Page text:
With electronic toys, researchers found that babies speak less and are spoken to less. Also, the language used isn’t as rich as when traditional toys are played with. Traditional toys – for example:
- A shape sorter
- A wooden puzzle
- A board book
According to a study published in JAMA Pediatrics, traditional toys are more likely to encourage dialogue between a mama and her baby. Whereas an electronic toy that lights up or makes a sound continually grabs your baby’s attention, activating a part of the brain seeks to orient itself. Meaning your baby speaks less – and according to this study, chances are you might too.
“Conversational turns” during play between a mama and her baby teach the ins and outs of language. This back-and-forth dialogue also creates a foundation for:
- Literacy skills
- Social skills, such as taking turns or accepting another’s lead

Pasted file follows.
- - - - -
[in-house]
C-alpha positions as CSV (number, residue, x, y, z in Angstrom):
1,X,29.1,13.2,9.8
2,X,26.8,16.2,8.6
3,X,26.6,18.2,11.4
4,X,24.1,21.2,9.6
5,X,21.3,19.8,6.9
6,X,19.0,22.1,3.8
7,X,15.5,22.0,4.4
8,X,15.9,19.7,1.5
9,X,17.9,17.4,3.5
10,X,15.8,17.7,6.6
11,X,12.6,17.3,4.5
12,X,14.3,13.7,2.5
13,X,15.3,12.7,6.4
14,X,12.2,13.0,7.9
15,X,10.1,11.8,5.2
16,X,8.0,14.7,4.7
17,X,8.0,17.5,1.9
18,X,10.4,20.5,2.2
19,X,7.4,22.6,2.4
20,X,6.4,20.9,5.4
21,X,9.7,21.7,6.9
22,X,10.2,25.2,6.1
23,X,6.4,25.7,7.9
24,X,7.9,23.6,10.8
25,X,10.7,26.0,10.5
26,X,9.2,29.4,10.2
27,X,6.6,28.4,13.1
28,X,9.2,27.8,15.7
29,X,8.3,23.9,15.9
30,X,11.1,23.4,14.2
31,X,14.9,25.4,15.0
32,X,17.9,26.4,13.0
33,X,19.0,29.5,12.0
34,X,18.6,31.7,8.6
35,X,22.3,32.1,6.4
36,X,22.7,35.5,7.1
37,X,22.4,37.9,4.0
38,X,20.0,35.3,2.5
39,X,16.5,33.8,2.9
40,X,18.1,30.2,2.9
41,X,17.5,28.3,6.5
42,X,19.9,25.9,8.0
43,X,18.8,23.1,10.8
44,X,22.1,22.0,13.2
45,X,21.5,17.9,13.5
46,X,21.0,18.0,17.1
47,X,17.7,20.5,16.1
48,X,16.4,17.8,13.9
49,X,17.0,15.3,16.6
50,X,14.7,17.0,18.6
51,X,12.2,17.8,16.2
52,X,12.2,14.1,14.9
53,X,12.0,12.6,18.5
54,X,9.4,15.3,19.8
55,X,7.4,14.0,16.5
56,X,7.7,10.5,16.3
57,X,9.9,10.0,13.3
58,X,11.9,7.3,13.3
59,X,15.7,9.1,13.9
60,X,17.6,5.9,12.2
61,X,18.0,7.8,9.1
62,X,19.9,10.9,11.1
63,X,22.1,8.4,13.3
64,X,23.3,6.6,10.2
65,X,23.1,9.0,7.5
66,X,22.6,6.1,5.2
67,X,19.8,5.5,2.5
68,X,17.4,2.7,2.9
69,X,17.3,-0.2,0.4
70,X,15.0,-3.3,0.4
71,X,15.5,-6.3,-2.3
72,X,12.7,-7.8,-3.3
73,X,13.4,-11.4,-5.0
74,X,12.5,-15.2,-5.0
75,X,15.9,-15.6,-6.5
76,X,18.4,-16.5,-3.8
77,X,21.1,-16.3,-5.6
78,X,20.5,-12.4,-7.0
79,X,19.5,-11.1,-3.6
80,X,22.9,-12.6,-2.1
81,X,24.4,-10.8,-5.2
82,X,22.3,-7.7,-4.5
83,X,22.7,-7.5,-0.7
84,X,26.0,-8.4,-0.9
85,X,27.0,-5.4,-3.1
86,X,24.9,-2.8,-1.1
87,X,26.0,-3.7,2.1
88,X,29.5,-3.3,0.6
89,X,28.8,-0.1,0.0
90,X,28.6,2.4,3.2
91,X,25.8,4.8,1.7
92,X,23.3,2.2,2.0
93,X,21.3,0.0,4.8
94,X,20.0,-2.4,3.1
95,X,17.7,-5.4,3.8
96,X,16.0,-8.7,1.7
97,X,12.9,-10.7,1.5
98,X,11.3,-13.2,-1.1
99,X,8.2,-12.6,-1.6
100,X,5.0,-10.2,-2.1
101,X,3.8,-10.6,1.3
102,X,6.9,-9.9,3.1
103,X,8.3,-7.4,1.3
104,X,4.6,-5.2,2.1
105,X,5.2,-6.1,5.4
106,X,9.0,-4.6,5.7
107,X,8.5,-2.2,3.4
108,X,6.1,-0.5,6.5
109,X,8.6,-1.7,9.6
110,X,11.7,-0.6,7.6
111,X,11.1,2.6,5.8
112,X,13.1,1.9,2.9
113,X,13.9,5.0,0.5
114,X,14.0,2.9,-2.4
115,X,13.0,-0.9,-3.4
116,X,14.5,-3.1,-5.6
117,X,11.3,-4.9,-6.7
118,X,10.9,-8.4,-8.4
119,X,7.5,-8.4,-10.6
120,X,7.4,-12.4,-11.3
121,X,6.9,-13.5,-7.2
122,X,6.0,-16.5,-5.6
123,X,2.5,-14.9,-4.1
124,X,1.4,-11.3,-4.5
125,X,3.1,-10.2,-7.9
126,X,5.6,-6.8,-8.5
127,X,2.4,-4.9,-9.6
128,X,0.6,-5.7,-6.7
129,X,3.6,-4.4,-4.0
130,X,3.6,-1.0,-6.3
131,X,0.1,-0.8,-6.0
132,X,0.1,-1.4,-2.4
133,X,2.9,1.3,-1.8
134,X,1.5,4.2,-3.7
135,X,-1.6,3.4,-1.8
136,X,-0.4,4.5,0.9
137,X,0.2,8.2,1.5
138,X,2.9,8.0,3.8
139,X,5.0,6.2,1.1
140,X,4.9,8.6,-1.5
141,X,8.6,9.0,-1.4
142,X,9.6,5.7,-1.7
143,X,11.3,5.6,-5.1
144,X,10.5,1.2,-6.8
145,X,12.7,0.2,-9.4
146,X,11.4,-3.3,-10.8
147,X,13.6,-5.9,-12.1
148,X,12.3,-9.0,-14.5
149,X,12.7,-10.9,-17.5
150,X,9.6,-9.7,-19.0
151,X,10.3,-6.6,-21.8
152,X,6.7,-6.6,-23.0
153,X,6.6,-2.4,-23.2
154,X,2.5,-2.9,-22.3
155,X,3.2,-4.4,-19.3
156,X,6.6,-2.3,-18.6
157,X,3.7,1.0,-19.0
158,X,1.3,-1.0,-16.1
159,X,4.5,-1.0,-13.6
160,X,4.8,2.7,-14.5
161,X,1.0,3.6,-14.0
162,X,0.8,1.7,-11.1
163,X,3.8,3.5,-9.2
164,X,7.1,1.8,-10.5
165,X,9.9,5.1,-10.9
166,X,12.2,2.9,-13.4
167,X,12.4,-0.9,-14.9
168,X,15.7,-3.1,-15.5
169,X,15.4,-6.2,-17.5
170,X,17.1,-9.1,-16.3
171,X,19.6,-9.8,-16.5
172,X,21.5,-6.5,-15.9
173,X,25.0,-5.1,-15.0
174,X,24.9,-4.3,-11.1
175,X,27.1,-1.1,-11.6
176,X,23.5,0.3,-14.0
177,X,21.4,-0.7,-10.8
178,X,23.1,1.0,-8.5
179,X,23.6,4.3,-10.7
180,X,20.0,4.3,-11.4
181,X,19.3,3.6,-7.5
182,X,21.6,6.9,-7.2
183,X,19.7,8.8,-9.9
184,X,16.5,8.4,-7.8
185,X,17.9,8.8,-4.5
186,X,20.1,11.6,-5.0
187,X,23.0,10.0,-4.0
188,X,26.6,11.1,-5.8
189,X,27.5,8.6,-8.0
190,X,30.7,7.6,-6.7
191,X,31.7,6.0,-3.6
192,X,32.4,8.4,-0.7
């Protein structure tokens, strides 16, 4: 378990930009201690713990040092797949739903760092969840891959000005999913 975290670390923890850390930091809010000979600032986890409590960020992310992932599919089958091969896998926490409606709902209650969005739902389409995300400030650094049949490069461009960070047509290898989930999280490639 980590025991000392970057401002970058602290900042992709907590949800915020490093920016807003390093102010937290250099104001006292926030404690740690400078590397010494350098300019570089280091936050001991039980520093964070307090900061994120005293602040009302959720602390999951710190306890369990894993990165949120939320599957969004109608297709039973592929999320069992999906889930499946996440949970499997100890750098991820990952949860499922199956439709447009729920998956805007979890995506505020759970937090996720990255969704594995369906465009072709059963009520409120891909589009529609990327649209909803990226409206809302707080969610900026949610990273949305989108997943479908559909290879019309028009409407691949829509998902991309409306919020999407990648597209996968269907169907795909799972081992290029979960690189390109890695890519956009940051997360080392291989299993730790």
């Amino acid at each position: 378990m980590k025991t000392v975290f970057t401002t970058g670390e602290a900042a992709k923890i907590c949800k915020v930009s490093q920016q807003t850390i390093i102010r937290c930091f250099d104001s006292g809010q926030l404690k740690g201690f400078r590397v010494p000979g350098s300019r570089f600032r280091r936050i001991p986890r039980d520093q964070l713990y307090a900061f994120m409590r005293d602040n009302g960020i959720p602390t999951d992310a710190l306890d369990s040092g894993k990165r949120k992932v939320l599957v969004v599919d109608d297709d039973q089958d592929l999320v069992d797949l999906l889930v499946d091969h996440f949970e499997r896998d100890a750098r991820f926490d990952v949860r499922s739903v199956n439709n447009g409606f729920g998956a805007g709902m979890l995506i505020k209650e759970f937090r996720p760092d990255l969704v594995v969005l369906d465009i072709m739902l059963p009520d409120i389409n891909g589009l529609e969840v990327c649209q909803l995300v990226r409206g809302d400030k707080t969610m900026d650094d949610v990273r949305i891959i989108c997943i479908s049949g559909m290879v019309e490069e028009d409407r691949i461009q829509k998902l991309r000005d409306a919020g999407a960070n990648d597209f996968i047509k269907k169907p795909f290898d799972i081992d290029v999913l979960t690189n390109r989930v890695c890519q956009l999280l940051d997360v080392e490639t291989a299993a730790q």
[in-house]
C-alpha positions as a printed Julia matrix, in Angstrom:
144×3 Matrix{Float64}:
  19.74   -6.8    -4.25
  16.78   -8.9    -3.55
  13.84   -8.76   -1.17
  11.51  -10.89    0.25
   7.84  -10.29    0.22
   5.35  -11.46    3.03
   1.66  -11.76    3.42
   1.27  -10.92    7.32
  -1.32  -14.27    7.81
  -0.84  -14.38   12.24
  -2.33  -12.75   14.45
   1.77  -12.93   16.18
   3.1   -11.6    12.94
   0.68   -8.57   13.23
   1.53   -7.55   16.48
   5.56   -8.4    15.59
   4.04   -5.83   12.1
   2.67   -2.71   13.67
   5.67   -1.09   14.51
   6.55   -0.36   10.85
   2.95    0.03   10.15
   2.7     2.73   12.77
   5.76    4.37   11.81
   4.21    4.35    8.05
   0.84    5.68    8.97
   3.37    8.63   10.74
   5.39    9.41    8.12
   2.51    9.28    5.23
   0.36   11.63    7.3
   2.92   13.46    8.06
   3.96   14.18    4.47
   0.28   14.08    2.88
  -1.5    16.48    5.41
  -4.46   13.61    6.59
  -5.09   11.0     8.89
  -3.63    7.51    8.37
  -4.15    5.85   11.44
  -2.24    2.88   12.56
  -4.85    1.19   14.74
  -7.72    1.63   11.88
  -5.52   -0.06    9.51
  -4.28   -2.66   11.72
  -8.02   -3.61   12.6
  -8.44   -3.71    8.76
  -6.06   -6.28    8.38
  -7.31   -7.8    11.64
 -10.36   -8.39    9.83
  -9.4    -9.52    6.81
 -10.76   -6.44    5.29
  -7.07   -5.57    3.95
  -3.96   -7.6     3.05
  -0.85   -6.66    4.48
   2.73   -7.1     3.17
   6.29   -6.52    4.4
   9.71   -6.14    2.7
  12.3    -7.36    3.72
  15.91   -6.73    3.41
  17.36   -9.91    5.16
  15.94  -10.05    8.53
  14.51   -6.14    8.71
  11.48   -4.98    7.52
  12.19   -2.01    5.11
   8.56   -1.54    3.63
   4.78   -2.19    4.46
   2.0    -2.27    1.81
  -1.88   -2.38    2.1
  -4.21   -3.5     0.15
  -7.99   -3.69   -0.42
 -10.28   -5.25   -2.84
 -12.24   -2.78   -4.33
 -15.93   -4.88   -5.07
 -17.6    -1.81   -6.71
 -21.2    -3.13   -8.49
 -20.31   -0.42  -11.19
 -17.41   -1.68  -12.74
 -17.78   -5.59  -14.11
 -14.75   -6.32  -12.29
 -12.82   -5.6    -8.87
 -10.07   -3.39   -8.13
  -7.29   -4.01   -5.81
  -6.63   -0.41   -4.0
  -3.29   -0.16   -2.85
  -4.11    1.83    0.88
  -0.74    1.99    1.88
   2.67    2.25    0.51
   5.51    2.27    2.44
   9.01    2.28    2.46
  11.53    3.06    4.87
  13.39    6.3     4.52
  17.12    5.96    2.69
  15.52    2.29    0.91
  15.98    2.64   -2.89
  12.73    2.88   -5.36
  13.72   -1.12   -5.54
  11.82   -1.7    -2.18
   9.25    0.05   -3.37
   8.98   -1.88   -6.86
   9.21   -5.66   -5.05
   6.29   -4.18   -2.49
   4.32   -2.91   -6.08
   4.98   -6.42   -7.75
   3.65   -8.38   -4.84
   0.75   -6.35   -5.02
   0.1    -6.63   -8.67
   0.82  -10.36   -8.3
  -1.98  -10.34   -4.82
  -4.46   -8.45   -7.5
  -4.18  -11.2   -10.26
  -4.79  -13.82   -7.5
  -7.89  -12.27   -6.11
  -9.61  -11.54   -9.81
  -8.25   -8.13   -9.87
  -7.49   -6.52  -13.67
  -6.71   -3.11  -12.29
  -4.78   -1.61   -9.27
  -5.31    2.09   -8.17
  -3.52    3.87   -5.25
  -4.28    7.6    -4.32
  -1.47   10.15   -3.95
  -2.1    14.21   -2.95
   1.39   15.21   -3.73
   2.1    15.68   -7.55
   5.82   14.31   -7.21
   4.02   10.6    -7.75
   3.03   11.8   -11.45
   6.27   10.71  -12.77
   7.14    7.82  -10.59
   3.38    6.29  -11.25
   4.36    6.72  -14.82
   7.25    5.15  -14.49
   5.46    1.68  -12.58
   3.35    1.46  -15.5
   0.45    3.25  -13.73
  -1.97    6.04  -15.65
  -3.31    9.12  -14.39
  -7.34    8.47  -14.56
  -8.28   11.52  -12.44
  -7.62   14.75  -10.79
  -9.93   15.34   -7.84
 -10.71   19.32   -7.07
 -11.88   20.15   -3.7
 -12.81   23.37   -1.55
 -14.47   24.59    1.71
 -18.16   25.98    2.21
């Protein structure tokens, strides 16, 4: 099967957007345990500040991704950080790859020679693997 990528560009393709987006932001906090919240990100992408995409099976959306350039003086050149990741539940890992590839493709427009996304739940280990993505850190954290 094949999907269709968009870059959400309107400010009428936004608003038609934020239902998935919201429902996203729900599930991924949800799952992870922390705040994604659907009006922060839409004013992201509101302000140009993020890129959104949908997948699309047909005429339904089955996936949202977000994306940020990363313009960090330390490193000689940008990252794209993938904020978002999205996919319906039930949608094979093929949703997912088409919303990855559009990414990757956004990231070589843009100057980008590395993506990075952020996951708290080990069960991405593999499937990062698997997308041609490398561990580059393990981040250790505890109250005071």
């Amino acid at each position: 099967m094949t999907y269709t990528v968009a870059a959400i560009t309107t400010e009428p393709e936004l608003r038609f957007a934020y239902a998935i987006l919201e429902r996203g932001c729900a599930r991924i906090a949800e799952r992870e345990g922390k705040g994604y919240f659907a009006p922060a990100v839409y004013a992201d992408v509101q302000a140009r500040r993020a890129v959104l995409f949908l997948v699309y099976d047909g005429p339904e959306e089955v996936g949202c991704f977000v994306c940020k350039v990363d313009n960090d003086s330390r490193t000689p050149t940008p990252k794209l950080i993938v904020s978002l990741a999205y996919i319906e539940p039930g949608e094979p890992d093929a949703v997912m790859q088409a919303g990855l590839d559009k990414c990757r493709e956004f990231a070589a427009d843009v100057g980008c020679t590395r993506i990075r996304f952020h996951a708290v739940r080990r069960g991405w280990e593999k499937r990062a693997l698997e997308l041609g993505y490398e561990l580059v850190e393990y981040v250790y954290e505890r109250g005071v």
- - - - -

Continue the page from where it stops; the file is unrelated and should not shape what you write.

Another study from the University of Iowa suggests that you interact with your baby while reading together. Because it’s not just the sounds of words in a book that reinforce language development – it’s the imitation or expansion of your baby’s babble.
For example, your baby says, “ba.”
And you might say, “ba-ba.” Or, “ball.”
It looks like simplicity and good, old-fashioned human interaction is really what helps our babies learn — not necessarily snazzy toys that blink and sing. If you’re in the market for traditional toys or some board books, here are a few of my favorites: